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UNIT 25: Global Popular Culture

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READINGS

Reading 1

Candice Goucher, Charles LeGuin, and Linda Walton, In the Balance: Themes in Global History (Boston: McGraw-Hill, 1998). From chapter 20, "The Crossroads of History: Culture, Identity, and Global Community," pp. 934–40.

Abstract: This essay explores the interactions of cultures through the globalization of popular cultural forms. In particular, it looks at music that was created from the cross-fertilization of many traditions, literature that crossed national boundaries, and the role of film as global artistic expression. In so doing, it traces some of the ways the world has become increasingly interconnected—and transformed—by popular culture.

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Reading 2

Candice Goucher, Charles LeGuin, and Linda Walton, In the Balance: Themes in Global History (Boston: McGraw-Hill, 1998). From chapter 19, "Resistance, Revolution, and New Global Order/Disorder," pp. 840, 877–80.

Abstract: This essay explores the ways that popular forms were used in a variety of contexts to resist imperialism or to promote revolutionary ideas. From revolutionary literature in China to resistance literature in the Afro-Caribbean world, it demonstrates the ways that literary styles were borrowed and adapted to serve the cause of resistance. In addition, music and dance forms frequently advocated change through words or movement, and sometimes empowered people by mocking those in power.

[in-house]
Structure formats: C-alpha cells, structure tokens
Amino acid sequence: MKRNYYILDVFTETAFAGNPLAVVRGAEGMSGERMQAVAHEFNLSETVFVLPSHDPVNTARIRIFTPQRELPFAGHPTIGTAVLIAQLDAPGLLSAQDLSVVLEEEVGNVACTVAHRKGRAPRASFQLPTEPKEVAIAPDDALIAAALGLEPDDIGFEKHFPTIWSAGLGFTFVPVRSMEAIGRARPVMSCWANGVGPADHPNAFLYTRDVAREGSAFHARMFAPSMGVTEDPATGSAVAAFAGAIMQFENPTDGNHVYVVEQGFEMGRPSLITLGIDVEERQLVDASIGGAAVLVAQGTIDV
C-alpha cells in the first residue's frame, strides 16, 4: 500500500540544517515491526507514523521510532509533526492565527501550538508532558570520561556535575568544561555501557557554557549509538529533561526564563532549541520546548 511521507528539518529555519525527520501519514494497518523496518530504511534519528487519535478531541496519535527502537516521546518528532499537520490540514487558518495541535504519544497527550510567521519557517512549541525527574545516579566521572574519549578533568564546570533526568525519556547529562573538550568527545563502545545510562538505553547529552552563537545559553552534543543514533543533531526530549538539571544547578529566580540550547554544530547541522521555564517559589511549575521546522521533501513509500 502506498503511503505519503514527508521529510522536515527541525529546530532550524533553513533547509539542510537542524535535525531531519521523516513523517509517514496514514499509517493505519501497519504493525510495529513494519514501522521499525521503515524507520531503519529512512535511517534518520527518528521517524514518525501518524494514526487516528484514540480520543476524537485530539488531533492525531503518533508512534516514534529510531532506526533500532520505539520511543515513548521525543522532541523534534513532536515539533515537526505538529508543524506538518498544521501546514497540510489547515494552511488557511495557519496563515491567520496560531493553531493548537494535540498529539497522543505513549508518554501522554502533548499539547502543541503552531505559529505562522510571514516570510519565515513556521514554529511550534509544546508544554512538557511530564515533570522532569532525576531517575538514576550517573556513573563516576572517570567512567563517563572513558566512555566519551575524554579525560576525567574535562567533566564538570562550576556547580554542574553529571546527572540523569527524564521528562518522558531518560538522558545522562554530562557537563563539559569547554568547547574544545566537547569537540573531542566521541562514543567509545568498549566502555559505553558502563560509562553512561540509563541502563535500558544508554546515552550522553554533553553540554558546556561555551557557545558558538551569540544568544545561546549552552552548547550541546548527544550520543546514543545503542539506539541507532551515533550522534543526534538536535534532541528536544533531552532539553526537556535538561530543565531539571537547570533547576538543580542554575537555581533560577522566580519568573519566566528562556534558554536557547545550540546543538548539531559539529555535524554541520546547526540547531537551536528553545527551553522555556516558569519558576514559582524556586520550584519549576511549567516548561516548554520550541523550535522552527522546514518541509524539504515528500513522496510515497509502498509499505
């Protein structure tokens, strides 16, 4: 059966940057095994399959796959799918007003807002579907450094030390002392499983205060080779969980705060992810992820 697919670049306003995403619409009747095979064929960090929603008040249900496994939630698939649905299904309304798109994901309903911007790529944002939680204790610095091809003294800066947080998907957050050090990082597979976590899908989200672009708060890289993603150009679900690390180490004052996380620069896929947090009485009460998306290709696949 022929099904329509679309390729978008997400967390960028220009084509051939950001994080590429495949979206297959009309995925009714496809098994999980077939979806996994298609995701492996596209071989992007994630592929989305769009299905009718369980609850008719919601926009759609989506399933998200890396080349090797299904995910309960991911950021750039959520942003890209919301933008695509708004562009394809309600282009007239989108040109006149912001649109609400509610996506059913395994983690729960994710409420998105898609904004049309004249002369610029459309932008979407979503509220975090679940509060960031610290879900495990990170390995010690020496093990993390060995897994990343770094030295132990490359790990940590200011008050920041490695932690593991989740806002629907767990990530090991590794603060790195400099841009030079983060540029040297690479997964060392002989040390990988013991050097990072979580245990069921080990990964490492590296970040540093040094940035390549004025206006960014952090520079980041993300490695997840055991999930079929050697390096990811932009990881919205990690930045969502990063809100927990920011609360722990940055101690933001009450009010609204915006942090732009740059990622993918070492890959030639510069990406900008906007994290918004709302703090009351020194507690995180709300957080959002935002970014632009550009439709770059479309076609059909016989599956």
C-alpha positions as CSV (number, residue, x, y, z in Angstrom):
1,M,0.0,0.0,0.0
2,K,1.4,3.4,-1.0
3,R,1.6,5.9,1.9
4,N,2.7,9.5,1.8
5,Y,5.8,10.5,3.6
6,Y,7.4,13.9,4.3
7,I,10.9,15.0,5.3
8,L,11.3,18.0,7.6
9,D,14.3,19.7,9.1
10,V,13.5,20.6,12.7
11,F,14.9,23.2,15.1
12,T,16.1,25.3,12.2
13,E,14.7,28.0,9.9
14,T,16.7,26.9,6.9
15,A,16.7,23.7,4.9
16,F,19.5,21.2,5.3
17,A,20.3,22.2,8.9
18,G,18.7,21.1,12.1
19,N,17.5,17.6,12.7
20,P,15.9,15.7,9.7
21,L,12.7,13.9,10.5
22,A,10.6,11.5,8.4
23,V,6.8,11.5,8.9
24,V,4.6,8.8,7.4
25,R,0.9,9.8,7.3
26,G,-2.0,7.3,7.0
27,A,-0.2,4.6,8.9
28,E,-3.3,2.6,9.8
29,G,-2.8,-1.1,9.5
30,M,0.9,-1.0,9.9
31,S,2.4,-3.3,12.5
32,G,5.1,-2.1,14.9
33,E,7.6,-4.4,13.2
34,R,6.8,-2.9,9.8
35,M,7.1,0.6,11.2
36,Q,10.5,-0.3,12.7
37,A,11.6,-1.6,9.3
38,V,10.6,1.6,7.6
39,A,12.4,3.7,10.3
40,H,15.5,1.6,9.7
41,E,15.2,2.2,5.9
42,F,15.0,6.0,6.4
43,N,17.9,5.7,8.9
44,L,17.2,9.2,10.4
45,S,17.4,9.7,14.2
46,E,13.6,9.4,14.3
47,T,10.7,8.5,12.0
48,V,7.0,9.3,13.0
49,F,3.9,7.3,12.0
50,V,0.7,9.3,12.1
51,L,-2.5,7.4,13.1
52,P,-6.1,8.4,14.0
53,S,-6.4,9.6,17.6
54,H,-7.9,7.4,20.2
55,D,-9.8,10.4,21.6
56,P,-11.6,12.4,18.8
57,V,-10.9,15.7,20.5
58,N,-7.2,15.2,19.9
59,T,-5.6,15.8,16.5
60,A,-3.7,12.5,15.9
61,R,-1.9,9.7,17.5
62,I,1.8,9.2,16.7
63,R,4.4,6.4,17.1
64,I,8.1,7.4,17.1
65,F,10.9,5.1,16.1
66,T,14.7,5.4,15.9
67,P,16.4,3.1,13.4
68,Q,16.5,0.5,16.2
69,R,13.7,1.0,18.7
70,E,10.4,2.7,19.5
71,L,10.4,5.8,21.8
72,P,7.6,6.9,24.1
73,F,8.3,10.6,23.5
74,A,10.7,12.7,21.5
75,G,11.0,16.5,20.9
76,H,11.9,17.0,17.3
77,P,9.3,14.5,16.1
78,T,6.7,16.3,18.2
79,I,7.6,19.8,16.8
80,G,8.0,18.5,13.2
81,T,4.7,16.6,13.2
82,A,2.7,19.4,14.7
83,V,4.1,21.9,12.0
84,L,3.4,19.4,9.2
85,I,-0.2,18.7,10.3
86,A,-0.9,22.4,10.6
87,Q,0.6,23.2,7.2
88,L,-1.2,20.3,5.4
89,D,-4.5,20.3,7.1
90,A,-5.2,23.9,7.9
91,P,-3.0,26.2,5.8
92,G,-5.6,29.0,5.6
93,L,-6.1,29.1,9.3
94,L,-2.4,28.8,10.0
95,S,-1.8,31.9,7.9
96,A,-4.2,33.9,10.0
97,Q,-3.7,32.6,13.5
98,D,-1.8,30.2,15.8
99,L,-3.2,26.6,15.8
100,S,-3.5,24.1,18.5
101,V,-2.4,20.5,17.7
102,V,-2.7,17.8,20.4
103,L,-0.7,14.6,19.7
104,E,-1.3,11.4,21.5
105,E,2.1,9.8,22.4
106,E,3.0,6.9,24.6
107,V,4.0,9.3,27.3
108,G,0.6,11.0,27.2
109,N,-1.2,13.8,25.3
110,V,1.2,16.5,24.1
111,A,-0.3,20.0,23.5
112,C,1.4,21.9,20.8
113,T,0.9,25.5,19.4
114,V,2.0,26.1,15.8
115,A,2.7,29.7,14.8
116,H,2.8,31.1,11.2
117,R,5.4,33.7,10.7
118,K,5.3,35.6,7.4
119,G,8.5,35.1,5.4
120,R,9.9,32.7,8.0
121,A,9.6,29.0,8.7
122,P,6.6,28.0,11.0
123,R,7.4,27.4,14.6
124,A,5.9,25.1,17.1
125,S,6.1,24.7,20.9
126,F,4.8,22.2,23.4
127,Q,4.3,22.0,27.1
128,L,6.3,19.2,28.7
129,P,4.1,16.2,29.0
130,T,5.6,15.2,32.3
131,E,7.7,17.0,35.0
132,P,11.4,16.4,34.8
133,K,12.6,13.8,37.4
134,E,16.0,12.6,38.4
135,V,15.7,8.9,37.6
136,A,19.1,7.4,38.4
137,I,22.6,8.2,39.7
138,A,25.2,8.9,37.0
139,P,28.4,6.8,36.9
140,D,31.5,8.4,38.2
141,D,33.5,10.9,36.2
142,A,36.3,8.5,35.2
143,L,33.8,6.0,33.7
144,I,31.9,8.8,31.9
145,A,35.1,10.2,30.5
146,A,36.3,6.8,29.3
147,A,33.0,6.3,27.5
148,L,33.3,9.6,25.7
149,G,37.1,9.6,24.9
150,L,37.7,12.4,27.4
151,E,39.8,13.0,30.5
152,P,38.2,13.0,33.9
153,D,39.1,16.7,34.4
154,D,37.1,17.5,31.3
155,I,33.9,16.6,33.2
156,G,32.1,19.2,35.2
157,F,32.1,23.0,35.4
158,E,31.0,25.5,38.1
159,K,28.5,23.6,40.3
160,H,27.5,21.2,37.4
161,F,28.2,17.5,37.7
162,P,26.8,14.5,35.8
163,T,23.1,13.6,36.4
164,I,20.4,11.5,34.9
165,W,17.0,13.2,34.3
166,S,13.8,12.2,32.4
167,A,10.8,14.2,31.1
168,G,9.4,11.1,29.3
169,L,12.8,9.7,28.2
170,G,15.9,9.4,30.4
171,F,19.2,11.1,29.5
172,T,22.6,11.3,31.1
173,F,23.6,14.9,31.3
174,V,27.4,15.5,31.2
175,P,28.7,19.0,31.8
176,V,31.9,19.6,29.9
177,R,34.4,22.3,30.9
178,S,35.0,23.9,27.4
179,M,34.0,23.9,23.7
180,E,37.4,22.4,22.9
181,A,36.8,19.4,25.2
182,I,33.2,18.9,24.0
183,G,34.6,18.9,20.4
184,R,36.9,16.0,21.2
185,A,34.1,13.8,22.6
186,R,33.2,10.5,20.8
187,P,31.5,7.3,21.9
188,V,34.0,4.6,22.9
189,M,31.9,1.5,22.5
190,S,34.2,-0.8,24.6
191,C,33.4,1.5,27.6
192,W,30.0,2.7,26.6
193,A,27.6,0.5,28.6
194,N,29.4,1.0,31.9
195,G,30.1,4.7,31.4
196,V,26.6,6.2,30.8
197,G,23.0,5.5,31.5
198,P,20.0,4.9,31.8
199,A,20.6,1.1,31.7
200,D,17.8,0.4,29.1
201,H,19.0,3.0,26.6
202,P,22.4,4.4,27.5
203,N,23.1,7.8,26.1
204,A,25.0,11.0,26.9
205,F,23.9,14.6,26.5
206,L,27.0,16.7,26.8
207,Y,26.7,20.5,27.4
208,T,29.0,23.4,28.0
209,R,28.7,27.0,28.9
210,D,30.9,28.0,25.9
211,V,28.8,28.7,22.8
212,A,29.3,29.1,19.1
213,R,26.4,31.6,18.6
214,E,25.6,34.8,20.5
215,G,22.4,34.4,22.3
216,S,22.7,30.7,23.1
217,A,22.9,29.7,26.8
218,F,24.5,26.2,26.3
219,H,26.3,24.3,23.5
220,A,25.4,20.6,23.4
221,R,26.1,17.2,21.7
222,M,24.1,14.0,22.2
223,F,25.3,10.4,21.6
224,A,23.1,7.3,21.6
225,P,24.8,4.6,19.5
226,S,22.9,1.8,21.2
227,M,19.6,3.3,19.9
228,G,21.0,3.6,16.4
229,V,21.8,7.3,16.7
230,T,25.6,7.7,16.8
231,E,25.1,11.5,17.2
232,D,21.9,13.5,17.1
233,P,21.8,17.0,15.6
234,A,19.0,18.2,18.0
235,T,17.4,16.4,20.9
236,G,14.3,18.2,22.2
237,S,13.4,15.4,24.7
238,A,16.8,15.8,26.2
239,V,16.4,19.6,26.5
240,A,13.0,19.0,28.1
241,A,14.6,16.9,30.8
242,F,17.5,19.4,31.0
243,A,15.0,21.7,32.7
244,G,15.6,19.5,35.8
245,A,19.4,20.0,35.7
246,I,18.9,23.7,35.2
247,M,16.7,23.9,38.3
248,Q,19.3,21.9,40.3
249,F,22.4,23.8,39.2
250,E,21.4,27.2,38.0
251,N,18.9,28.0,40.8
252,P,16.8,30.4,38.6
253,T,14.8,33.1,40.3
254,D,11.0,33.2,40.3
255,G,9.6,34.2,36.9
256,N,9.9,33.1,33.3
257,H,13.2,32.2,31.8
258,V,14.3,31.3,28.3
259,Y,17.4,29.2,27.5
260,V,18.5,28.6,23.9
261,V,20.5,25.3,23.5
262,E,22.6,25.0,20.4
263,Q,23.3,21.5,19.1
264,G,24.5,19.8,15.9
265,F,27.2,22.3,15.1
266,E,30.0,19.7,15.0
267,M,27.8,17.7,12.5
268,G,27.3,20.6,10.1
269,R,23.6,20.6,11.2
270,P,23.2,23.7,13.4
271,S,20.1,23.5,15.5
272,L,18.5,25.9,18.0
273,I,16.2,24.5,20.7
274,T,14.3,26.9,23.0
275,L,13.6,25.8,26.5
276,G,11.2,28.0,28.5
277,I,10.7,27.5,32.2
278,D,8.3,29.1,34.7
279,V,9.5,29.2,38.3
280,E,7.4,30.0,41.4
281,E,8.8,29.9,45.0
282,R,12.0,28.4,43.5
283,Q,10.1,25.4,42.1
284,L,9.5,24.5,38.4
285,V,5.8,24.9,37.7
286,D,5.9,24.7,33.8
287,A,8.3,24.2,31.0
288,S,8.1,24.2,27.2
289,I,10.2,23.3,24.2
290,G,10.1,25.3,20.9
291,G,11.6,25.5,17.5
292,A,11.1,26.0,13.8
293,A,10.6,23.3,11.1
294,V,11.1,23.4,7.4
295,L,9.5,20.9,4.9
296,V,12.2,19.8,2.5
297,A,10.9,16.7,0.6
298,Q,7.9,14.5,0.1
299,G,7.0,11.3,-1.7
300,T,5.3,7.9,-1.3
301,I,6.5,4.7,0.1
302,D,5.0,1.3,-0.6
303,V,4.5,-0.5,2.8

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Reading 3

Donald White, "The "American Century" in World History," Journal of World History 3, no. 1 (Spring 1992): 105–28.

Abstract: The rise and recent noticeable decline of the United States as a preeminent power raises the issue of its influence not on current international politics, but on world history. In his famous essay "The American Century," published in February 1941, Henry Luce, the publisher of Time and Life magazines, set forth a program by which a preeminent United States might make contacts across space and time like those of past empires and powers, thereby influencing global economic development, culture, philanthropy, and democratic institutions. Luce gave popular expression to America's postwar role, prompting considerable foreign reaction in addition to domestic debate. This article focuses on Luce's thought about American cross-cultural influence on world history and the reaction of other peoples to it as glimpsed in the foreign press and writings.

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